Br. Woodhouse was my first form master, a position he held, at intervals, twice later. At that time he was carefree, young, a great inspiration to us. As the years passed, he has become more serious and is now considered, I believe, a strict disciplinarian. At the Golden Jubilee Dinner in 1952, I was honoured to have him as my guest and I taxed him with this change in temperament. He told me that one could not keep the same lighthearted approach as one's responsibilities increased. One had to be, or at least appear to be, more severe.

The C.I. tradition was kept alive at St. Edward's by the remarkable continuity of Headmaster and Superior from 1902 to 1931, by Brother Forde and Brother Leahy. During this long period these two Brothers were in charge of the school. They seemed eternal. We were all terrified of Br. Forde, whose very face was severity itself, and who was reputed to have a terrible instrument of punishment, consisting of two canes tied together. I can remember one unfortunate boy who was called in from the playground (he had climbed a forbidden fence) to suffer this extreme penalty. On his return, his two companions escorted him around the playground, giving him such comfort as they could.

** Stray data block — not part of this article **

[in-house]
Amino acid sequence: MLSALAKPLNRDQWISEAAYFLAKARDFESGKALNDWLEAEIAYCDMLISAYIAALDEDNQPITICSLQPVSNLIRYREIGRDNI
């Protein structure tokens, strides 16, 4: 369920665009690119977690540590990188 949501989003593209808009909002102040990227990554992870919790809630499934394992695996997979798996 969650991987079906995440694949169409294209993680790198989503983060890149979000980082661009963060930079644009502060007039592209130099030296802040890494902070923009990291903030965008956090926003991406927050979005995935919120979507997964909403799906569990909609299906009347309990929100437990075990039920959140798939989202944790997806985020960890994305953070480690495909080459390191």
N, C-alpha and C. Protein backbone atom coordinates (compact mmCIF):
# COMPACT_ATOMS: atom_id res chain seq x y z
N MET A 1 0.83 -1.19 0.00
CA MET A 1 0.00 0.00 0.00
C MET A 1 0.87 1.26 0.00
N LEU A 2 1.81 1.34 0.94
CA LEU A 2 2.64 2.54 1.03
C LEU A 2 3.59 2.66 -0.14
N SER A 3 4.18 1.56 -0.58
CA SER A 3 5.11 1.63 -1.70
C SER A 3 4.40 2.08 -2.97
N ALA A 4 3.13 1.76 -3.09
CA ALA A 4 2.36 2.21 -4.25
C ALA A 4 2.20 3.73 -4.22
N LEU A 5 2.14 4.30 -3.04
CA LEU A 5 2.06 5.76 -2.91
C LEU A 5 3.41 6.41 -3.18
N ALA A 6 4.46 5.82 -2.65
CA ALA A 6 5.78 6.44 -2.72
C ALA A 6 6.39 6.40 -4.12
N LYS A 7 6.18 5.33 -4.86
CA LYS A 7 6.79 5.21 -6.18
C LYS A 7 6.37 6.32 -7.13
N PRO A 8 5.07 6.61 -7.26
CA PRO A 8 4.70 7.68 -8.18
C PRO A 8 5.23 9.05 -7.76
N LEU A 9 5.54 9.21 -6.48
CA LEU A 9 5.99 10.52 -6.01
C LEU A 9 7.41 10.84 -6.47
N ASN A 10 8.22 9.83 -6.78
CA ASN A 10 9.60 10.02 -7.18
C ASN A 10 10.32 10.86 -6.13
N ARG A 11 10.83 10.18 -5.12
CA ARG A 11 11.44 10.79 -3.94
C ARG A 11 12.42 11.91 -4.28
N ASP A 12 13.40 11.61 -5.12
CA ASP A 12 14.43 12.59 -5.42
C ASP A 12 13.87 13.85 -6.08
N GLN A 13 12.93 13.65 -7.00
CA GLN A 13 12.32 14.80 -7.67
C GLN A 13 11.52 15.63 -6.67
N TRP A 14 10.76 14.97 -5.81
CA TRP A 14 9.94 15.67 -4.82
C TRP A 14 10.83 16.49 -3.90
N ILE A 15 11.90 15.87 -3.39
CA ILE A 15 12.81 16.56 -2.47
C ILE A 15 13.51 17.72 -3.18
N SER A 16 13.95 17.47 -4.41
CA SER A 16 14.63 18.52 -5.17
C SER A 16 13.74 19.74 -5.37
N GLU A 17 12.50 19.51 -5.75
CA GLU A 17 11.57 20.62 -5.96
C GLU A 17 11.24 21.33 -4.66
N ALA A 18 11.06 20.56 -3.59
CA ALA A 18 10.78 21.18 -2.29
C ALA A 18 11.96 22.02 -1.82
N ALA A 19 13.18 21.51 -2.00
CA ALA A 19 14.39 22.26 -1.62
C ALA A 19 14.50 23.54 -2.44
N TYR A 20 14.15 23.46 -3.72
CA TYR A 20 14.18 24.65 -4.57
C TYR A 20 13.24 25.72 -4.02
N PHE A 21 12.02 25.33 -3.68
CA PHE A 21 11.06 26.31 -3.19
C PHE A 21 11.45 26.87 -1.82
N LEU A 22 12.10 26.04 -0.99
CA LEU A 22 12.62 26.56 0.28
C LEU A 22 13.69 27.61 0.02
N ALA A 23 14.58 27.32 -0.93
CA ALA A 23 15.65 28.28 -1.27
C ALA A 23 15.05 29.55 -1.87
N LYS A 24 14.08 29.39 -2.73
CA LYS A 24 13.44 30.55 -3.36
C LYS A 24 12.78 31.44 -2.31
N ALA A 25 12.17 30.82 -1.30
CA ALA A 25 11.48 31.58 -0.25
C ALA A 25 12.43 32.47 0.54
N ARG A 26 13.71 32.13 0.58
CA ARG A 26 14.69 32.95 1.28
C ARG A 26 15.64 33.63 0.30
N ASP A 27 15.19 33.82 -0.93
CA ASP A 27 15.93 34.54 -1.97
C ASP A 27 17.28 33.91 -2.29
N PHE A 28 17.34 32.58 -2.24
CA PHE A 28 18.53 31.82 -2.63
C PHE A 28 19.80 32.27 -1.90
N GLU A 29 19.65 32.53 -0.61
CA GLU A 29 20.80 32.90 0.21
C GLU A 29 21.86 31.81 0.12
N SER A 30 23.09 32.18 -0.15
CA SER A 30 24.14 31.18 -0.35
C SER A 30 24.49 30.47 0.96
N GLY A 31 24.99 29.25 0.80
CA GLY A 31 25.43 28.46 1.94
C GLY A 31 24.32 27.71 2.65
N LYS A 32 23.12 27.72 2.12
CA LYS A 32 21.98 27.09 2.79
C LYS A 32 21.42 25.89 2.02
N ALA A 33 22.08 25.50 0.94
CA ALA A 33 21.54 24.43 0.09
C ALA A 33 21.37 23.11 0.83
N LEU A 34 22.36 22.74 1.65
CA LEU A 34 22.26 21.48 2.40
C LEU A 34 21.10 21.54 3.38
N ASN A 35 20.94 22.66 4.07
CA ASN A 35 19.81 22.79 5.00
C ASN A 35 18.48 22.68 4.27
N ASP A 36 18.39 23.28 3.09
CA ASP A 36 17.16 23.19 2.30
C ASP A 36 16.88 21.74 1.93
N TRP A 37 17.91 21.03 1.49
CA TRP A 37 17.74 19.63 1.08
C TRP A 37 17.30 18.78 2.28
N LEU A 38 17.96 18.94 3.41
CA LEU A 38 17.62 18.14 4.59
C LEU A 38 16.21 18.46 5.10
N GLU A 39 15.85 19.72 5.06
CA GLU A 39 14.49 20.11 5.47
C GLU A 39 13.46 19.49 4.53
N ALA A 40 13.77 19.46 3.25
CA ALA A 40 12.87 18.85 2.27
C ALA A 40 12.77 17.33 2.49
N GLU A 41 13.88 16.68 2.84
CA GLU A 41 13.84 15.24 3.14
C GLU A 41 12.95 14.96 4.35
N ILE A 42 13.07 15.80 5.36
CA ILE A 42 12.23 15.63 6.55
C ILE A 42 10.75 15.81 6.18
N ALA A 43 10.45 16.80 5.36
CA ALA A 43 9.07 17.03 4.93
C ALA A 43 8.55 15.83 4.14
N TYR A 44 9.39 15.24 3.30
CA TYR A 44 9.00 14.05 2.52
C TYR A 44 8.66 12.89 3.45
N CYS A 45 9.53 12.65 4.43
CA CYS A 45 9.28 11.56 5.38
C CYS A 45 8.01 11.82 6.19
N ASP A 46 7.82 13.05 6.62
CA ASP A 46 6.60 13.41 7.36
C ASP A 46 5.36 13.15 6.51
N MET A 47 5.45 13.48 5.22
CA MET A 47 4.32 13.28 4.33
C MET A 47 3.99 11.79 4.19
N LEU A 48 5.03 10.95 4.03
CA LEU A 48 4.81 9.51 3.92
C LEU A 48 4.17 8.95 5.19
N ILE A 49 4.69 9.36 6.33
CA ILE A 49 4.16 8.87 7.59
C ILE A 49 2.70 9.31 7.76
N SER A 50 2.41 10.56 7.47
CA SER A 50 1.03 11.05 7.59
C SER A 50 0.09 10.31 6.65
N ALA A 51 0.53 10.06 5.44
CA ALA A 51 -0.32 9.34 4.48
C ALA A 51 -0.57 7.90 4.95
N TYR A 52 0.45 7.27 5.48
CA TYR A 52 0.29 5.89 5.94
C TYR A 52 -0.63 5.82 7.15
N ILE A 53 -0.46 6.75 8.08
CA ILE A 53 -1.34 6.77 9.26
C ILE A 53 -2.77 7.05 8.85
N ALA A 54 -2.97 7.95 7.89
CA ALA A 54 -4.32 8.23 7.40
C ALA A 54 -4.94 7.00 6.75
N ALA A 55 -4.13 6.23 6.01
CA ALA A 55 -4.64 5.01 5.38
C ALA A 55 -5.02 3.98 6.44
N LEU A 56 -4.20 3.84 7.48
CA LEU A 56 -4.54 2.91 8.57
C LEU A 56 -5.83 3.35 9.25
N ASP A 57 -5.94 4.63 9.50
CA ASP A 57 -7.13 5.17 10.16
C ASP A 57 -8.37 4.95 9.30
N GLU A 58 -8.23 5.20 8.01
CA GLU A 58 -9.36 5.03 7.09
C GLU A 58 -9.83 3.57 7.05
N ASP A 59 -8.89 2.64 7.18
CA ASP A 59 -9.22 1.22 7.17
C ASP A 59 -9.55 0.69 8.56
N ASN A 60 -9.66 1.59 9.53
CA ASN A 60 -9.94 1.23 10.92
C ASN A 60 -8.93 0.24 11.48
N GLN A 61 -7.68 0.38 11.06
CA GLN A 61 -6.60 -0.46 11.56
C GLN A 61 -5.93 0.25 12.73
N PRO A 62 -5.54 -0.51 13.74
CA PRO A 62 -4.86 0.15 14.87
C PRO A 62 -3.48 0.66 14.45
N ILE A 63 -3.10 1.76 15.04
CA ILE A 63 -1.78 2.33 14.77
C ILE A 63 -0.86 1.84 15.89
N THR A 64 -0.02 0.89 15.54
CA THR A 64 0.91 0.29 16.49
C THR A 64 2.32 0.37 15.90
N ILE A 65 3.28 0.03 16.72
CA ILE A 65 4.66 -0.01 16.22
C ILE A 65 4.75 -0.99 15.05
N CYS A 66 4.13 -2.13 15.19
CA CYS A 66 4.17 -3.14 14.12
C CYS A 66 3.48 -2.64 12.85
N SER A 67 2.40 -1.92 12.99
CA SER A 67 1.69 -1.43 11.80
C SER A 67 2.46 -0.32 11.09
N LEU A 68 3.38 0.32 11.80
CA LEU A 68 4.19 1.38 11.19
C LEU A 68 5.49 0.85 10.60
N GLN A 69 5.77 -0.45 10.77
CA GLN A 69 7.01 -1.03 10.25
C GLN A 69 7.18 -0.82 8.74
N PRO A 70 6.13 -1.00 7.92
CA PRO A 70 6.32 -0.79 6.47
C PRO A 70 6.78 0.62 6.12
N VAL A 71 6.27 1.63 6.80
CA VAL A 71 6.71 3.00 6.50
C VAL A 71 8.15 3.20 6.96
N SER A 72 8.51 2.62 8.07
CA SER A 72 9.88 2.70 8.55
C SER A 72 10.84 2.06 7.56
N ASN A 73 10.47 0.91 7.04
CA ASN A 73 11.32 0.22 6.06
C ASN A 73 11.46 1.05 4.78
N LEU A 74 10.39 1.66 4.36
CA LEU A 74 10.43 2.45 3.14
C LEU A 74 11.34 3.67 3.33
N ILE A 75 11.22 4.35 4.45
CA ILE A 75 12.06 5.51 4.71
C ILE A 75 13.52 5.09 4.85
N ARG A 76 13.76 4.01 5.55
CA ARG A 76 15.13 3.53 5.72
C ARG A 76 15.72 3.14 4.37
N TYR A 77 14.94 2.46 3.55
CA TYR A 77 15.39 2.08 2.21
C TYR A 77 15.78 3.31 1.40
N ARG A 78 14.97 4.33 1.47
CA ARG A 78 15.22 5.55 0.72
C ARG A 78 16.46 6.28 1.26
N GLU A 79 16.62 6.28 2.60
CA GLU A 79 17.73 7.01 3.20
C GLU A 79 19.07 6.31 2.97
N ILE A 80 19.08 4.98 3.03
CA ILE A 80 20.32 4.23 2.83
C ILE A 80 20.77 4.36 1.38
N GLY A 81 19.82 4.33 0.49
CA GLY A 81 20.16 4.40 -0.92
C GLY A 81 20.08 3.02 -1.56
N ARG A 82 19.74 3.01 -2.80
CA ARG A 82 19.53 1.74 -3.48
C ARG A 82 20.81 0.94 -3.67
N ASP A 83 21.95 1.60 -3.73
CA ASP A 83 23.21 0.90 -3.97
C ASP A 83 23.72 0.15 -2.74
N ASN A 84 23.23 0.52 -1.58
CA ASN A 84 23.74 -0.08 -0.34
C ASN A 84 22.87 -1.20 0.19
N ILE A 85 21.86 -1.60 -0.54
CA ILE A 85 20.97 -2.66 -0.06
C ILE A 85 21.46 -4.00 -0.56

I only suffered once from Br. Forde's attention. We were all sitting our Matriculation examinations, and it happened that on one afternoon, there was no set examination. Some forty or fifty of us decided that there was also no school. Tom Banks and I went to the baths. Next morning, Br. Greenish told us that Br. Forde had been taking strengthening exercises from an early hour. Sure enough, we were all summoned to the hall, where we each received four strokes, a gigantic task, and even those at the end of the queue had no cause to rejoice at any weakening of the great man's muscles.